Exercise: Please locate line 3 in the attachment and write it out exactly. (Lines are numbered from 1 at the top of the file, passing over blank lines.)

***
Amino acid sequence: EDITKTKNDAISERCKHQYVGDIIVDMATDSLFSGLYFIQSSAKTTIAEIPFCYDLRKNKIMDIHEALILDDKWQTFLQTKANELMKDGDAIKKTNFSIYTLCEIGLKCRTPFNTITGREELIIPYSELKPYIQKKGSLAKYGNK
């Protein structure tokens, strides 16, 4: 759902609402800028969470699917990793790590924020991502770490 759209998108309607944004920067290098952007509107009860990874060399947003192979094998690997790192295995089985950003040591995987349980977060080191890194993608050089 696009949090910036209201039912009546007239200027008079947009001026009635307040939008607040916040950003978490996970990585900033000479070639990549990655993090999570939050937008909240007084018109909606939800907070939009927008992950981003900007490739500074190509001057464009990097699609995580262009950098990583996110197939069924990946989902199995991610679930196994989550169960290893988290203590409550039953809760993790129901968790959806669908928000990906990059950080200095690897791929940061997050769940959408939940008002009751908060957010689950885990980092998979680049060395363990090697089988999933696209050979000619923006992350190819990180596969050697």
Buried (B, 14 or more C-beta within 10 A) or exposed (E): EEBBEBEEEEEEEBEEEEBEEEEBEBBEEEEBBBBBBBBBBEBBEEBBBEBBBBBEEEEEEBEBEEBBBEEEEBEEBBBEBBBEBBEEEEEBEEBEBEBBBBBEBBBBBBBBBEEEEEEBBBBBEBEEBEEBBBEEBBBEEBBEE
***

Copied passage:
Buried (B, 14 or more C-beta within 10 A) or exposed (E): EEBBEBEEEEEEEBEEEEBEEEEBEBBEEEEBBBBBBBBBBEBBEEBBBEBBBBBEEEEEEBEBEEBBBEEEEBEEBBBEBBBEBBEEEEEBEEBEBEBBBBBEBBBBBBBBBEEEEEEBBBBBEBEEBEEBBBEEBBBEEBBEE